The contribution of the private section and civil society to improve nutrition.
Based on my experience and knowledge from working with rural communities, there is a great and urgent need for collaboration among civil society, private sector and policy makers for success in improved nutrition:
Civil society being very much in touch with individuals and communities has the important task of sharing traditional and formal knowledge on food production and consumption of nutritious foods with rural households. The reason being that over time and with improvements in information and communication technologies, rural communities have access to all sorts of information including adverts on `good foods'. As a result, we have witnessed cases where mothers and other food providers harvest and sell nutritious traditional foods to purchase processed foods or snacks marketed as `good food'. I always refer to the case where mothers sell chicken, eggs and bananas to return home with bread and soda for their children. We need civil society and the private sector to collaborate in the marketing of nutritious foods.
The private sector has a social responsibility to maintain balance between business profits with achieving a health and wealth community: In cases where a large coorporation has made a discovery and markets their `good food' aggressively, they have a responsibility to boldly communicate the nutritional content and any side effect of the new food to consumers. That way, families will make their decisions and choices from an informed position. This is where civil society and government come with policies to regulate private sector.
The private sector can still make profits by identifying profitable markets for indigenous/local foods that are of high nutrtional value and encouraging local farmers to produce for consumption and extra for the market. Advise and encourage local producers to add value to their products, especially in packaging and marketing to meet the market needs: that way private sector is able to sell while households are able to produce nutritious foods for consumption and for the market - kill two birds with one stone.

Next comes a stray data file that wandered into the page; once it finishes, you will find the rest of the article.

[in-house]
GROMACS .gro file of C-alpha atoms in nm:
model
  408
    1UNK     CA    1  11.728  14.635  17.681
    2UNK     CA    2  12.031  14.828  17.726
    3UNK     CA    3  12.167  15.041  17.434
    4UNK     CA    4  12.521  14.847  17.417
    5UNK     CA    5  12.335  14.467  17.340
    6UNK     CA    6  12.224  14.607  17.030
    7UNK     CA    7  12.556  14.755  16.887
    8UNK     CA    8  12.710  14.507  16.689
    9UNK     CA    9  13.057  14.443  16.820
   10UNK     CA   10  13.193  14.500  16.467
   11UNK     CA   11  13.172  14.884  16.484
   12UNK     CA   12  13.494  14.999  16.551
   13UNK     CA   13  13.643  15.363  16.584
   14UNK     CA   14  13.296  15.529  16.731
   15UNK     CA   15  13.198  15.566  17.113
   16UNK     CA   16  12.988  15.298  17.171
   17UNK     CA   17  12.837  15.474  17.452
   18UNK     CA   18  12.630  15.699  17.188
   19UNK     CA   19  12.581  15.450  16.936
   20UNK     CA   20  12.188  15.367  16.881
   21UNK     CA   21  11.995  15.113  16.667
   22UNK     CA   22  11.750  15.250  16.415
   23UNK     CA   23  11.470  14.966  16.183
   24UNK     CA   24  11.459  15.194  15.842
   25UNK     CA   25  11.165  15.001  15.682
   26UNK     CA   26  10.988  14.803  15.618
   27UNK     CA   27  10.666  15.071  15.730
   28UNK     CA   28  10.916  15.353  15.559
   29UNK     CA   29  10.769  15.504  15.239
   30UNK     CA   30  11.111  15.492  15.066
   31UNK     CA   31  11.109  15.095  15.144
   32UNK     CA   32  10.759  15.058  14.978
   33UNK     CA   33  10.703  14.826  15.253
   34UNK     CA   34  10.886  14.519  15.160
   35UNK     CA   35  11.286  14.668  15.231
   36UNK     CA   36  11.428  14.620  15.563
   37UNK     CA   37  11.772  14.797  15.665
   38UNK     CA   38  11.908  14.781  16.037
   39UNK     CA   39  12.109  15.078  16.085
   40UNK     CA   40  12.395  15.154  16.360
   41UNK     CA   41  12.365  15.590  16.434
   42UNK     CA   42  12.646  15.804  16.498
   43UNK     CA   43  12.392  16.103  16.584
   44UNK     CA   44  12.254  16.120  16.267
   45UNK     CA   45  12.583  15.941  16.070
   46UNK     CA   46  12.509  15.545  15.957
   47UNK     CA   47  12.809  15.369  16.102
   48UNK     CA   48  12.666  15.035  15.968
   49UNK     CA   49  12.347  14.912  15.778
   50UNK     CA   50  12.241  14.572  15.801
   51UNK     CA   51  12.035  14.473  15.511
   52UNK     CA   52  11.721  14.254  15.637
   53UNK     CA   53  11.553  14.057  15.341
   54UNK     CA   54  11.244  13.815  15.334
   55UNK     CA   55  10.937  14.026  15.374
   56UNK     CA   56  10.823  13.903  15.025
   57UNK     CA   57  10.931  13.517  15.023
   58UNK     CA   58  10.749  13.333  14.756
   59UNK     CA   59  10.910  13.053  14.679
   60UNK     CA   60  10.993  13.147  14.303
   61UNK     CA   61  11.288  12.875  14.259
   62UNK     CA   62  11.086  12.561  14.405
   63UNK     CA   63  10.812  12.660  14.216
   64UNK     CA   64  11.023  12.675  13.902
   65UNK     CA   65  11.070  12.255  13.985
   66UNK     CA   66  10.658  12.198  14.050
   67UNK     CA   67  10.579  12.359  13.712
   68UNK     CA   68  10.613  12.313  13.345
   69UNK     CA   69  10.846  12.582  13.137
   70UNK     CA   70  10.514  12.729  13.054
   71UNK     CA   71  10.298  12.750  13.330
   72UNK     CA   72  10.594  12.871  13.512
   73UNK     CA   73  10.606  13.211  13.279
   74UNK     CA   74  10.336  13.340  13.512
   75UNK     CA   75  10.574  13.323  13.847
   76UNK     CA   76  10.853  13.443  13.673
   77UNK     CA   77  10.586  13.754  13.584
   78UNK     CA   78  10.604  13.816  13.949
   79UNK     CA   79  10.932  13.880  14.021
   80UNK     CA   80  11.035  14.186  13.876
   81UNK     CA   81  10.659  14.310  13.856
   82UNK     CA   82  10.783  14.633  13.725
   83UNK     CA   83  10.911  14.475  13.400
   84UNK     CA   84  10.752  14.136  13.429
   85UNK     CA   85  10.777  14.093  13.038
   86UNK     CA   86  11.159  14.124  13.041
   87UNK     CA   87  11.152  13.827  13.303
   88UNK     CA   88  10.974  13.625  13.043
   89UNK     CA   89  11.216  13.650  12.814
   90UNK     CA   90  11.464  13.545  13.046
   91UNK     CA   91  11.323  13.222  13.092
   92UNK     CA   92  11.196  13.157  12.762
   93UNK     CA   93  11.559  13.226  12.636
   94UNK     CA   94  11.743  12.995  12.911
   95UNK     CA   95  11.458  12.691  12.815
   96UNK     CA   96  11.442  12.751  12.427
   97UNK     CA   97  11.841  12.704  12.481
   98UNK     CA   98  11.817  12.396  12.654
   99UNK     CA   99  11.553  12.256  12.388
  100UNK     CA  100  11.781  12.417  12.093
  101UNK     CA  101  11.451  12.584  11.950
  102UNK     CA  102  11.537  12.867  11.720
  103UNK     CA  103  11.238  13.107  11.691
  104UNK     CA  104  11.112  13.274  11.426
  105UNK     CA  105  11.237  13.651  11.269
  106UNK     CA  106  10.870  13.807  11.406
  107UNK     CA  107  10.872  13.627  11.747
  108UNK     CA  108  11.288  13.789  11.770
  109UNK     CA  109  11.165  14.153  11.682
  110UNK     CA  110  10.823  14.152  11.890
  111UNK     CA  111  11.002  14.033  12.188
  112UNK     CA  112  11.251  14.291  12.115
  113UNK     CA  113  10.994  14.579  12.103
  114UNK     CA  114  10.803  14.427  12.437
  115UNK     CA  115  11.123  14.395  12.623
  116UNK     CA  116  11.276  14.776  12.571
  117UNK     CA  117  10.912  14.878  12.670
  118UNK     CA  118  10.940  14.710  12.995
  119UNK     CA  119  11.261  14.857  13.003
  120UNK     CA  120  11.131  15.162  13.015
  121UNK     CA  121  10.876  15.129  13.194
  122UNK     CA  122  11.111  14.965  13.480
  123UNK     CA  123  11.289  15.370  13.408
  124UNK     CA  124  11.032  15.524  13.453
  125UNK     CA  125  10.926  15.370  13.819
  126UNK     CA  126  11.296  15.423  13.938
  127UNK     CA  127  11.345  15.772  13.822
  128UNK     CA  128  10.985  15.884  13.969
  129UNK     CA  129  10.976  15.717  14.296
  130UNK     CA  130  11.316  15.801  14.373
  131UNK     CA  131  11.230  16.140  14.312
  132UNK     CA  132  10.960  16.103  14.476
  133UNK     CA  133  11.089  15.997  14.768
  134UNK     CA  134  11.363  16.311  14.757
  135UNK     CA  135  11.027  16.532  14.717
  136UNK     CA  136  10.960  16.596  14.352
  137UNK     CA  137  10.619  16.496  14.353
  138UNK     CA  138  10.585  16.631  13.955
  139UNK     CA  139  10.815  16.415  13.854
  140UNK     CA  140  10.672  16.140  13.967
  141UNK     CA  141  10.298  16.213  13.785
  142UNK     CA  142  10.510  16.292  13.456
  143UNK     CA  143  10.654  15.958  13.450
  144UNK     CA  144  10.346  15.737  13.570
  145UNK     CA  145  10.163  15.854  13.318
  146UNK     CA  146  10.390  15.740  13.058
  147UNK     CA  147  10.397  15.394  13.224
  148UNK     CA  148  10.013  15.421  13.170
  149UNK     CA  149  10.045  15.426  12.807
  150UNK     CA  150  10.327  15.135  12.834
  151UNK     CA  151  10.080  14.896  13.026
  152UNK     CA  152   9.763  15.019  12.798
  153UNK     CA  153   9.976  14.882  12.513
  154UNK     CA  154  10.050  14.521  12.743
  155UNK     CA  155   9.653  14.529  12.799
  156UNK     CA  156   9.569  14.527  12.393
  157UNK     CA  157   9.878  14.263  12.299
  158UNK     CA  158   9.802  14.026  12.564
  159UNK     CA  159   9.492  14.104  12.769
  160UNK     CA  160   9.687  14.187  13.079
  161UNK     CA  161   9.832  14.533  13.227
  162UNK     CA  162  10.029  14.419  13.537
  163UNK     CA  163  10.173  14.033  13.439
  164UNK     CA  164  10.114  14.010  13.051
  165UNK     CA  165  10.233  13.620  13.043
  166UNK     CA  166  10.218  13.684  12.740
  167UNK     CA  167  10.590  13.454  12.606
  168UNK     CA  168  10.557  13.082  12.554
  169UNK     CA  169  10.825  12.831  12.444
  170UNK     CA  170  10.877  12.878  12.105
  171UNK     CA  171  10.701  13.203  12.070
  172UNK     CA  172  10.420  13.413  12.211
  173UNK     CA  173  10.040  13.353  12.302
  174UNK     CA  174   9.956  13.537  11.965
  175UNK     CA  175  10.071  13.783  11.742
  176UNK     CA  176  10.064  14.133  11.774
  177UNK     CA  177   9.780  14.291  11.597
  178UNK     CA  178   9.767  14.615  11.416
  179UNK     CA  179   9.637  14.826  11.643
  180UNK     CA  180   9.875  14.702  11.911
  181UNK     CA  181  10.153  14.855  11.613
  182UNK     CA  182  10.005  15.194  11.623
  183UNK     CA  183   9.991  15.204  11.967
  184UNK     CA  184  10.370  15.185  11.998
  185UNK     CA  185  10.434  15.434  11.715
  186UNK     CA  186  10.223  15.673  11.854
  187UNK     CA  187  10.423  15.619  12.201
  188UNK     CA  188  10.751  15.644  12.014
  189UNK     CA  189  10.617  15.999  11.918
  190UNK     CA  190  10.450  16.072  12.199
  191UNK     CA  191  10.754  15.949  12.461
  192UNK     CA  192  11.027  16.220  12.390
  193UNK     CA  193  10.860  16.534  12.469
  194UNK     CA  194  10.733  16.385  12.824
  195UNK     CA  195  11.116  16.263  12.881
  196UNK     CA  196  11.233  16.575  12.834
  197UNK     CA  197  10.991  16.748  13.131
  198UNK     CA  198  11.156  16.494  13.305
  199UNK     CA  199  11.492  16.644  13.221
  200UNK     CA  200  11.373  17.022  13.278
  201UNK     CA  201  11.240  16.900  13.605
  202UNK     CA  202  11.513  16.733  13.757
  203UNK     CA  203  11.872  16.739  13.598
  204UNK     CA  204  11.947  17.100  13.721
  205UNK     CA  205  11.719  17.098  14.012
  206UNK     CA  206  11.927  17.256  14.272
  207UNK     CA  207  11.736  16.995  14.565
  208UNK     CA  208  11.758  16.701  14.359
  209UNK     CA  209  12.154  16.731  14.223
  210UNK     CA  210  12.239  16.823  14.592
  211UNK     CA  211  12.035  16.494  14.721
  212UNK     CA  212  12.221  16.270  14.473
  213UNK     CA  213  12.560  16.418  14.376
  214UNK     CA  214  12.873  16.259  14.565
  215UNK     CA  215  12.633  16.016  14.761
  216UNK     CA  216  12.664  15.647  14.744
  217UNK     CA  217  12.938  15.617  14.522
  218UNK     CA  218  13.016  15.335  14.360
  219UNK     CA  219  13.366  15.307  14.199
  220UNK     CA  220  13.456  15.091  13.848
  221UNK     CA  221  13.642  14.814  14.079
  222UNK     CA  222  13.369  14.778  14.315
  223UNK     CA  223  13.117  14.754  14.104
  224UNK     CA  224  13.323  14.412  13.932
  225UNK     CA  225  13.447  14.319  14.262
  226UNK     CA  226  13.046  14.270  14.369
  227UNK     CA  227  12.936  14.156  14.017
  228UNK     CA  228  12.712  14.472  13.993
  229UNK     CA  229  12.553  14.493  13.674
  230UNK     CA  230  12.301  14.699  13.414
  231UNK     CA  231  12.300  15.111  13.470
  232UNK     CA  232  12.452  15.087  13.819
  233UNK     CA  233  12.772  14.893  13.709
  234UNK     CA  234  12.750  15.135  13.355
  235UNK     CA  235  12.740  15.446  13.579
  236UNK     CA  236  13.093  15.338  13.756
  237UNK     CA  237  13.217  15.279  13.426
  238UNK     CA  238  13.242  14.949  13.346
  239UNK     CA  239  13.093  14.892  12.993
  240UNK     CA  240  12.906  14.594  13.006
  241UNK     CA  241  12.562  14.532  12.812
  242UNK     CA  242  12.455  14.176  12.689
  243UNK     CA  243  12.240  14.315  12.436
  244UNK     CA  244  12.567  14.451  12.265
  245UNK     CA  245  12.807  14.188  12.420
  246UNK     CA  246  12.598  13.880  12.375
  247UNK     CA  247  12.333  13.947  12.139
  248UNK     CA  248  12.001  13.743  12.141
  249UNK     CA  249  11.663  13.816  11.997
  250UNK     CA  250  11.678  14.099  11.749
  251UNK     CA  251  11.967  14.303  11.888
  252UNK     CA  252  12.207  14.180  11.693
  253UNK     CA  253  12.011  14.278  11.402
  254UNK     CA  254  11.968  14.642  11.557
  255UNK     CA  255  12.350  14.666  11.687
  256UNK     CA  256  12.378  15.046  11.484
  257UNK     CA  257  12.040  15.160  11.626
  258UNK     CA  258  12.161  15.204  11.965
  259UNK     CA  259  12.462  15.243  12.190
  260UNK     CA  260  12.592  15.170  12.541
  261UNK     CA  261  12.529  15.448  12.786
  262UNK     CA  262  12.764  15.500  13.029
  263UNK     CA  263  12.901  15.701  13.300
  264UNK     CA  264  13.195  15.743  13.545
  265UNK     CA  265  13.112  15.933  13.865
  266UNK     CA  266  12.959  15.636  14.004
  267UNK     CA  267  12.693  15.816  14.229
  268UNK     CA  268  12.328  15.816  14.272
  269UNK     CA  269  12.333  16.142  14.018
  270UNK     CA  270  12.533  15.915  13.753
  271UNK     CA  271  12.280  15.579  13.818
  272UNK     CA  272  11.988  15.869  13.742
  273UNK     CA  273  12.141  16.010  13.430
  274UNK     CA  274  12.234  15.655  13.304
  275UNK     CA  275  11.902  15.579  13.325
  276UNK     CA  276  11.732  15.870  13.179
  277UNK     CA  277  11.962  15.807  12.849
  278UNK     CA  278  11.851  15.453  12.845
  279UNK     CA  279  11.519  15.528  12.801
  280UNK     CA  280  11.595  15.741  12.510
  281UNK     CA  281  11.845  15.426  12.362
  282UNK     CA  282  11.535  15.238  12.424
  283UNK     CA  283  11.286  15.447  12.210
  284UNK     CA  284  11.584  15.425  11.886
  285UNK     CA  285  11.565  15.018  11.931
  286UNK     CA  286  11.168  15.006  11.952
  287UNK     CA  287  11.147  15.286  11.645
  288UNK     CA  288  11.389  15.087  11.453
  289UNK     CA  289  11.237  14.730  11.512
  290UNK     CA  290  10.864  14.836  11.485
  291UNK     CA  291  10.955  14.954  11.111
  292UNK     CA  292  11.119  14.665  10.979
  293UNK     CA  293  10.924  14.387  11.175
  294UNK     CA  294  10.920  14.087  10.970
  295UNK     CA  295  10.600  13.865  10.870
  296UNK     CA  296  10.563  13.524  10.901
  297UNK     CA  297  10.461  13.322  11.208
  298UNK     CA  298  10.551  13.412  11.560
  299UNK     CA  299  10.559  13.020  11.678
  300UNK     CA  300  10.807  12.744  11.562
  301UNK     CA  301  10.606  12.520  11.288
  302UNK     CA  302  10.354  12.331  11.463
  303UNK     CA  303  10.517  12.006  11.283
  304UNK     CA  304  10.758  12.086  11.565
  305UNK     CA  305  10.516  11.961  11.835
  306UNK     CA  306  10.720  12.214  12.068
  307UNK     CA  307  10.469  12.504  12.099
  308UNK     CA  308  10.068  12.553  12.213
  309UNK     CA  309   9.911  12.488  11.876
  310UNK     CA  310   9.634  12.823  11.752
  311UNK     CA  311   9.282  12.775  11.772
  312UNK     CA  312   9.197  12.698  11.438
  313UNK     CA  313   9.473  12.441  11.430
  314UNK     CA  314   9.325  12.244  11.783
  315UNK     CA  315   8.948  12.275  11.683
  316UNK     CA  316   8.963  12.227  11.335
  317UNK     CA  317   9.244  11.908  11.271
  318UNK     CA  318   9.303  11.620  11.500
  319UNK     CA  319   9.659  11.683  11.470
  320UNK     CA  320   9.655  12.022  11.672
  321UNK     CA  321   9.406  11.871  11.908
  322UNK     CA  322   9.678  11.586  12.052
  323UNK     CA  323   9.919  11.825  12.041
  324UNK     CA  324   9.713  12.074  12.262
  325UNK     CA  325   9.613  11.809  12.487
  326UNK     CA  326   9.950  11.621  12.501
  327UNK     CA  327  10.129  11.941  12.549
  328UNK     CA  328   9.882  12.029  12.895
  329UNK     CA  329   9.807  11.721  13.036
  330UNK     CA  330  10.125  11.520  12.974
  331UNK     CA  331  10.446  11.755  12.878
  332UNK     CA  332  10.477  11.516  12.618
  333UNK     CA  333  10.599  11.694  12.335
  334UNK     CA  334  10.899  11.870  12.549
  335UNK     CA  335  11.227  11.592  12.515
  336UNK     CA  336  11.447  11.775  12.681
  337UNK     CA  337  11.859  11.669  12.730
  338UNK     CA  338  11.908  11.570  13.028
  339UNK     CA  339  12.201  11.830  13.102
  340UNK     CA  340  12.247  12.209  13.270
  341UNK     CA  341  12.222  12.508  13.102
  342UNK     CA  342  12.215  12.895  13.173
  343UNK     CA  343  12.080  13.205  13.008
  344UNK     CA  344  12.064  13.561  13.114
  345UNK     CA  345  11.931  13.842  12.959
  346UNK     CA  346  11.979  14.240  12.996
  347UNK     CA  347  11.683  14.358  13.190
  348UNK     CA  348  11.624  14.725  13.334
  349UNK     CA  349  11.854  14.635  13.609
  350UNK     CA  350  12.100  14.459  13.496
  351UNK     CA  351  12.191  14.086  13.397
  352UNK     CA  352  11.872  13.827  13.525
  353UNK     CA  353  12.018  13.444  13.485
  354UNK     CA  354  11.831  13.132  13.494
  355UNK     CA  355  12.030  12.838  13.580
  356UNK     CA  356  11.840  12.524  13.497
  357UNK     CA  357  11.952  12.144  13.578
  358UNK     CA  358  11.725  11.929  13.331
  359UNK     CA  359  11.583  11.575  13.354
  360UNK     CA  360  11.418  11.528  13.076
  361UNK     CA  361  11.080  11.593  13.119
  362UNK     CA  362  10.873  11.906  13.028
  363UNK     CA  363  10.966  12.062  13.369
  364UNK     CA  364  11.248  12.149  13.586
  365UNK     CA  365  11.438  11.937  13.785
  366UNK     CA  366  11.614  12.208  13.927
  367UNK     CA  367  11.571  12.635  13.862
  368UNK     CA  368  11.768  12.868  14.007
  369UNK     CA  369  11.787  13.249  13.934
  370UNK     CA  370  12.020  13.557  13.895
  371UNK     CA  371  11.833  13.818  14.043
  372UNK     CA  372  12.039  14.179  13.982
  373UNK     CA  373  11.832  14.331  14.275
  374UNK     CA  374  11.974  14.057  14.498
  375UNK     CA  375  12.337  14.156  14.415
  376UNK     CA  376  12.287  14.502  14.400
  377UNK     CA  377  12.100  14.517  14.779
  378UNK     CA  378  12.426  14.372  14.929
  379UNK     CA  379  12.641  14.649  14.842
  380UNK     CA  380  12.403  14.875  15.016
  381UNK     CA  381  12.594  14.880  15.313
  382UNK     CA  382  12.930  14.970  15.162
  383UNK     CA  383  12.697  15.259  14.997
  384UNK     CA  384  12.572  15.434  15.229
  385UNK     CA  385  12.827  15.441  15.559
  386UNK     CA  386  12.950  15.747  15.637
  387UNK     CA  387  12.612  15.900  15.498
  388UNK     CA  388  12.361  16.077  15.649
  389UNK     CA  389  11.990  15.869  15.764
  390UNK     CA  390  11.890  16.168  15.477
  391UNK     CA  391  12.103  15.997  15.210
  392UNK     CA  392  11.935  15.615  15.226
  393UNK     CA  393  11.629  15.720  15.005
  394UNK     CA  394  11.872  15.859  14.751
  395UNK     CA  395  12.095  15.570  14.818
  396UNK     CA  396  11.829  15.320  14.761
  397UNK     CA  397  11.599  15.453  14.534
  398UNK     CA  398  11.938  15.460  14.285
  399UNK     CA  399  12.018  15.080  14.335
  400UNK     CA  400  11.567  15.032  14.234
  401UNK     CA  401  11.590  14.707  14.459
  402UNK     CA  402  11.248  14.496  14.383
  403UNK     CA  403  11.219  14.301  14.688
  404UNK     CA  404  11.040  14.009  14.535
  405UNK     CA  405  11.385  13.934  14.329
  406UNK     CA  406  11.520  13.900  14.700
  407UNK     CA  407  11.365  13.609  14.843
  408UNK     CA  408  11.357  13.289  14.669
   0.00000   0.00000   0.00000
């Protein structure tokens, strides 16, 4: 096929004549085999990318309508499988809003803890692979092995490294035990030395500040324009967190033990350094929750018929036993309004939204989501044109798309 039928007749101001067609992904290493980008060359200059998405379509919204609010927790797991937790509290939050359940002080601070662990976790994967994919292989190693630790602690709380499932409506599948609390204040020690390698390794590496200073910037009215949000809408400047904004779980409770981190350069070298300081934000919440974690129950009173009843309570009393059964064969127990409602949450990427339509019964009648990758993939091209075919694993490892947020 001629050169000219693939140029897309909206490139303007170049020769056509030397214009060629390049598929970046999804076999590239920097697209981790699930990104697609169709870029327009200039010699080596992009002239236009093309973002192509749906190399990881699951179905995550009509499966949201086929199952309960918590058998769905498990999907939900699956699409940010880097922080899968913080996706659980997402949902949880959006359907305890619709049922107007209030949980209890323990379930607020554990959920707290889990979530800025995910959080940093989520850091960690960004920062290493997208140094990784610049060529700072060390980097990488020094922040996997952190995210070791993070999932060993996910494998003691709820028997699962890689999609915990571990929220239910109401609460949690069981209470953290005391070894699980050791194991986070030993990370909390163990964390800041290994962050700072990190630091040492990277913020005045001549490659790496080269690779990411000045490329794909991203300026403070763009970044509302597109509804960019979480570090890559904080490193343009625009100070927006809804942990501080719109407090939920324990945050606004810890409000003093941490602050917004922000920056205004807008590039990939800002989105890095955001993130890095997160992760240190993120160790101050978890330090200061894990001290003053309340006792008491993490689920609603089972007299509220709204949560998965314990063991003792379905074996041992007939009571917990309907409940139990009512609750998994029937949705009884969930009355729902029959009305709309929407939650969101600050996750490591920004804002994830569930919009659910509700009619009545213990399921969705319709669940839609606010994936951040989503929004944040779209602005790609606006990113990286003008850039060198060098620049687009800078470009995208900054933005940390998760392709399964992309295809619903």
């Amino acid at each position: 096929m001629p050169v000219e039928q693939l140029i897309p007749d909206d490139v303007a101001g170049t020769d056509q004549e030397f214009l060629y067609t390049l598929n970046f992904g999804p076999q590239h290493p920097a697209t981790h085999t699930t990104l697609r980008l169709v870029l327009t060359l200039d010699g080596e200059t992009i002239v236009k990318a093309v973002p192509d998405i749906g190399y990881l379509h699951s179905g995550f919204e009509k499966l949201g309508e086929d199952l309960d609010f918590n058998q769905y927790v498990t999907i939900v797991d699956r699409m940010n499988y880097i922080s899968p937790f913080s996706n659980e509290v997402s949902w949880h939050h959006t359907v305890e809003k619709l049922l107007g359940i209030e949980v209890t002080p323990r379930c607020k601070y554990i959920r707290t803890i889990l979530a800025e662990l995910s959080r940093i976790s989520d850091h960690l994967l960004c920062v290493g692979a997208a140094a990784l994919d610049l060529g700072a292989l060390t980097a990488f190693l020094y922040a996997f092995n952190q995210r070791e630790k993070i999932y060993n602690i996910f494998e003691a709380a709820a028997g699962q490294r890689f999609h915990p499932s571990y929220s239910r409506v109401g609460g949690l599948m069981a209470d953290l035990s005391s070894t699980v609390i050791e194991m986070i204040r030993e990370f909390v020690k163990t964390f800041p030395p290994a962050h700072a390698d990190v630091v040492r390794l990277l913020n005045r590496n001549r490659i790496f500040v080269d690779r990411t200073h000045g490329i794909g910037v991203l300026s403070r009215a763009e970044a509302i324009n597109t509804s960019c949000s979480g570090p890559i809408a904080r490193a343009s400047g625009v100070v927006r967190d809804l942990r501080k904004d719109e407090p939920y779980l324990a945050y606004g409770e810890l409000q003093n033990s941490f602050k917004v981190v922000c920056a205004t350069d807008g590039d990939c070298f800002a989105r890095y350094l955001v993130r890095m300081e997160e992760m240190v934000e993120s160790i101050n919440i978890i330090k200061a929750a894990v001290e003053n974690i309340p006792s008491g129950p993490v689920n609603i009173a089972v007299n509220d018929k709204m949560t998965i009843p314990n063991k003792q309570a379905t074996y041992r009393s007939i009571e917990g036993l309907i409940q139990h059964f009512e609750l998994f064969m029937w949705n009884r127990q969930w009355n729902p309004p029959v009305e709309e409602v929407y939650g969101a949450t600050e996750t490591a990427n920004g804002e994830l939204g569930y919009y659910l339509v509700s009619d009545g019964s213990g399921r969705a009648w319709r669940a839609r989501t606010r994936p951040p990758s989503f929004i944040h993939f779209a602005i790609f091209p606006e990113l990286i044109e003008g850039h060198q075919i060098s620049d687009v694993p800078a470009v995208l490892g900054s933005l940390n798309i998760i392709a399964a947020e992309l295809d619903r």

Civil society and the private sector need to encourage Networks of food producers so that each community grows what they are best at in line with climatic conditions. Farmers willinging do this based on the knowledge that another farmer will producer the other crop that they will need. That way, the private sector will facilitate the marketing of the produce from different communities to meet the business and nutritional needs of all.
Civil society and policy makers to work with the private sector in the introduction of improved seed, etc to food producers. That way there will be enough monitoring in terms of affordability and nutritional value of new foods. In my opinion there is very little value and profit in introducing an improved seed to my grandparents when the seed requires a lot of inputs in terms of measuring the right amounts of seed to fertiliser, to water to sunshine to storage temperature; when they have spent decades perfecti The reason being that if they miss one stage, the whole crop is compromised; the easiest way to discourage adoption as once a crop of one adapter fails, rest assured that those within their network will listen to the word of mouth from the earlier adaptor.
Links and resources:
Earlier FSN Forum ICN2 discussions:
The FSN Forum is supported by the project Coherent food security responses: incorporating right to food into global and regional food security initiatives.